An intense search should take place over the entire focal area. A search system such as a grid pattern should be considered, to ensure the entire area is searched. Local vegetation and topography will determine grid spacing and the number of persons required. Locate and map all sinks, pits and exposed limestone in the main focal area. Probing should be performed in all sinks and pits within this area. Most probing is performed by using a 6-8’ long ¾” diameter aluminum metal pipe accompanying with a longer clean out rod or plug. The probe is inserted in all accessible areas at the bottom and sides of sinkholes for the purposes of finding cavities. I’ve been using a one meter pattern for probing. On positive leads, a 1.5”-2” PVC diameter pipe is inserted to further assess the cavity. A small camera and light can be inserted to assess whether it warrants digging. With multi-opening caves on moderate slopes a draft can be felt through the pipe under certain circumstances. Many caves have been discovered using this technique. Note the air flow in the diagram below with multiple entrances and differing elevations.
Entering a sinkhole is very dangerous work. Each sink must be assessed for dangers. Always work in pairs with one person on topside out of the sink at all times. Visually inspect the path you intend to use for travel into the sink from the opposite side of the sink to determine if any overhang exists. Using the probe, test the ground in front of you as you enter the sink rim zone all the way down. If the bottom of the sink has no vegetation this could mean it has a false floor - a thin organic layer of sticks and needles covering a deep pit. Some sinks are too dangerous to descend into and not all are for humans. For sinks with steep sides or very loose wall material, consider scaling and attaching yourself to a rope before proceeding down the sink. Full vertical gear is required for the person entering the sink and the safety person on top side. It is recommended that only those with vertical caving experience undertake this. The safest side is generally the side with the gentlest slope, as shown in the photo below left. The photo on the right shows an unsafe approach to a sink.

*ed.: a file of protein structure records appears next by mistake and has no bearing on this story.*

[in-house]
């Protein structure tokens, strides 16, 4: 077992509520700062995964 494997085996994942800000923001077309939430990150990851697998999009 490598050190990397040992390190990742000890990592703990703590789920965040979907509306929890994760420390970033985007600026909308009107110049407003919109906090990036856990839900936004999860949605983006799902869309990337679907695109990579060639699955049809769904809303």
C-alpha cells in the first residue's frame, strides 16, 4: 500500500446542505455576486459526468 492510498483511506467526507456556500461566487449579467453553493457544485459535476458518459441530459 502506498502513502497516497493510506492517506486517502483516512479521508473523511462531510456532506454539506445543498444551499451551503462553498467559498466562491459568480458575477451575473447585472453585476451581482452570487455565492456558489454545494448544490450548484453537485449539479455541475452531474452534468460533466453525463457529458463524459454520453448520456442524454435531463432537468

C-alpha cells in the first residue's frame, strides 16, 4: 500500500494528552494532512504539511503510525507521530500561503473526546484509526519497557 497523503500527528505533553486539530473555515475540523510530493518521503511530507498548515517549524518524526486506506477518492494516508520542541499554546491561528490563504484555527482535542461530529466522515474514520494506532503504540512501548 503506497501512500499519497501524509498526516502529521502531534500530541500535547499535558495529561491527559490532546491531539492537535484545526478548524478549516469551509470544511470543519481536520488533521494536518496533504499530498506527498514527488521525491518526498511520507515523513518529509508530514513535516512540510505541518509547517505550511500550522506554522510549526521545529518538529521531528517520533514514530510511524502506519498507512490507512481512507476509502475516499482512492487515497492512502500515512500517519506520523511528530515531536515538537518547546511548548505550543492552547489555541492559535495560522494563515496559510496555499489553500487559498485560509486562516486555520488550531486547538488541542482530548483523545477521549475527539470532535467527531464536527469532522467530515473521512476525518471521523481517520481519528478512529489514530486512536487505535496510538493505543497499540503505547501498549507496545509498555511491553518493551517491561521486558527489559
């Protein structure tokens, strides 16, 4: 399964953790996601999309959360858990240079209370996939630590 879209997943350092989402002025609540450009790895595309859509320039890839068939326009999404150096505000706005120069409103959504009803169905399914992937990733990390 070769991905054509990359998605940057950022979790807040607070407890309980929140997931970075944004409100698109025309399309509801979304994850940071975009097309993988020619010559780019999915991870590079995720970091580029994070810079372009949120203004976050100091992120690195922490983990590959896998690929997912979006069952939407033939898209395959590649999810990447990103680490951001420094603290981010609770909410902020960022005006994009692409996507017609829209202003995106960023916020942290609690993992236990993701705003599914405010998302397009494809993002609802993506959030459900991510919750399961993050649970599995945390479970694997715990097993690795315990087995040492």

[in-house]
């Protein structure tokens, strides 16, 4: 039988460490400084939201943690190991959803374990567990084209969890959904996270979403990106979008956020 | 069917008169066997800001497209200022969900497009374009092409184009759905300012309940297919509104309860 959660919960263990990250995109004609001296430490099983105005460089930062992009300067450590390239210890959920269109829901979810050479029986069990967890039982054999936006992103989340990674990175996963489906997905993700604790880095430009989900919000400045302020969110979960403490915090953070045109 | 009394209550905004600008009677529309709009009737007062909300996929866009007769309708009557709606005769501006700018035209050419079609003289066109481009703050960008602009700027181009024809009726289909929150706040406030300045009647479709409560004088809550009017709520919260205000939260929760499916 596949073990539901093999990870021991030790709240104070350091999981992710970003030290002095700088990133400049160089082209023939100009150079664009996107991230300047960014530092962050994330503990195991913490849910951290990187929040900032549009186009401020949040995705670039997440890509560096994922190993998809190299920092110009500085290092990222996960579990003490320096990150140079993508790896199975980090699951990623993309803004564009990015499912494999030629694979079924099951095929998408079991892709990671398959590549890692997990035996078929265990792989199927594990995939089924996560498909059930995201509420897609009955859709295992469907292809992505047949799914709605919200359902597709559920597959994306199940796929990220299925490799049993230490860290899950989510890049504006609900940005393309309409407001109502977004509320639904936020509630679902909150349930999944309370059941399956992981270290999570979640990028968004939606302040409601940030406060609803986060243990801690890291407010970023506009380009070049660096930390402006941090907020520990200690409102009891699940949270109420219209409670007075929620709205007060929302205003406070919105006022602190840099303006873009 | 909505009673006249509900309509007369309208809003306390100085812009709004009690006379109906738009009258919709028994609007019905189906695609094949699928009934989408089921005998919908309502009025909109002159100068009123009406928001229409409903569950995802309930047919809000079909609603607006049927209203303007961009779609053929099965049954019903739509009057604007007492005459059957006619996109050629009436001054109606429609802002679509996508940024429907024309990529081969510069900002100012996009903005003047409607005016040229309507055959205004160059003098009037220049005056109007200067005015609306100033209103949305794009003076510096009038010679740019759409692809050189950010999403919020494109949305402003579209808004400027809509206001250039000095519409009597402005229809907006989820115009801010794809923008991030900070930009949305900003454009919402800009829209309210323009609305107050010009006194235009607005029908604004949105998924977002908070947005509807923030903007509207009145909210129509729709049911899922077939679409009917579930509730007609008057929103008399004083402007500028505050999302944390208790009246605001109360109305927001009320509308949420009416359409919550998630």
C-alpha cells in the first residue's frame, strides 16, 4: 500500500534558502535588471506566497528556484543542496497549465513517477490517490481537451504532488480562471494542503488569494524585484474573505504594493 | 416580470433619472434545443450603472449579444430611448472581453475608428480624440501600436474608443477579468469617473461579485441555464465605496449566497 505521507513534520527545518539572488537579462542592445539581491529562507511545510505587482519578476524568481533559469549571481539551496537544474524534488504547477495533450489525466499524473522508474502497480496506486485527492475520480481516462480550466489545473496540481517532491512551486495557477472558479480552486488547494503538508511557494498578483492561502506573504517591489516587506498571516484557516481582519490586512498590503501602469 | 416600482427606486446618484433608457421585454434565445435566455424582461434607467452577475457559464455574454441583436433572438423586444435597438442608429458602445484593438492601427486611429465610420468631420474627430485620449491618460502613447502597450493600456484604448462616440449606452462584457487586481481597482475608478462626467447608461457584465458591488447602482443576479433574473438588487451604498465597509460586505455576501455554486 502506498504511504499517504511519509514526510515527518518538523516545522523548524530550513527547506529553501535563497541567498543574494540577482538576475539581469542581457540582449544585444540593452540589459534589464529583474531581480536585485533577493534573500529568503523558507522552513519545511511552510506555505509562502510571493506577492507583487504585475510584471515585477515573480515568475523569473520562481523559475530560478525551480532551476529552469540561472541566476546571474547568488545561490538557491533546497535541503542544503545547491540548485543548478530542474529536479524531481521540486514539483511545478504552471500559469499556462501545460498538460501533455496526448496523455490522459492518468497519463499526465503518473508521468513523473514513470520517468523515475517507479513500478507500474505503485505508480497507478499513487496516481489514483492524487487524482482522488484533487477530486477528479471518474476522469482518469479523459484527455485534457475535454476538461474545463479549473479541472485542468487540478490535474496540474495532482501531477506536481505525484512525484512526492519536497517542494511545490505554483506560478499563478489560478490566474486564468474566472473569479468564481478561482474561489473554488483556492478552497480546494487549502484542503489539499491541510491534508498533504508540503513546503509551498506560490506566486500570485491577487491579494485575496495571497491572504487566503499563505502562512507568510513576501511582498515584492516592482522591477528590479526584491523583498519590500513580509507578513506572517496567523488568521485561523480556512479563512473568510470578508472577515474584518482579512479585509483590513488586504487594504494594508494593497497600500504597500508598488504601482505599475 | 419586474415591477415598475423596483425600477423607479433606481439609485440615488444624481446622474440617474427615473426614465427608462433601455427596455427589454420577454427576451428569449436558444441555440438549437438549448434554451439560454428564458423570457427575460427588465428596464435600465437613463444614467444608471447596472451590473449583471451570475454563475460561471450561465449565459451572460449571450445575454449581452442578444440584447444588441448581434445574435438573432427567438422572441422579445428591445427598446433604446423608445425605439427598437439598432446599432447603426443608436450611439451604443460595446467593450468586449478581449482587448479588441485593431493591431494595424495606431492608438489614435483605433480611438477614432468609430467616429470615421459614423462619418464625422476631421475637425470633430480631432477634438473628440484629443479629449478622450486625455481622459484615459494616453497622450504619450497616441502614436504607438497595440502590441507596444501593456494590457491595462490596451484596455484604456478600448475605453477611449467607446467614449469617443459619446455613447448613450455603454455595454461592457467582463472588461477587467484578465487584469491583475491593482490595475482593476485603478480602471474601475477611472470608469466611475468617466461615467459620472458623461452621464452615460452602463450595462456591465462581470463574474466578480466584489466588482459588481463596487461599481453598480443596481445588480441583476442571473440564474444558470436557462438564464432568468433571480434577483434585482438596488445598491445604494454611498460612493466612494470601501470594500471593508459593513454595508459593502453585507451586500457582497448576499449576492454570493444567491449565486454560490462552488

When openings or cavities are found, if they can be safely and easily enlarged by hand, they should be, closely monitoring for changes in air movement and direction. If the dig becomes a false lead, place the material back, flag with date and depth dug.
The majority of all sinkholes, pits and small openings are potential windows or access points to a subsurface passageway. The size of these passageways are determined by past hydrological influences, geological state, bedrock position and remnant of glaciation infilling.
Before you start probing, spend a day on a probing course. The author of this brief generally holds 3-4 training days per year.
Does digging damage the karst feature? What about the GAR orders? Think about the consequences and damage to the hidden subsurface feature and/or the safety of the forest work force. In order for a professional to prove due diligence, all reasonable effort must be made to determine subsurface size, depth and state.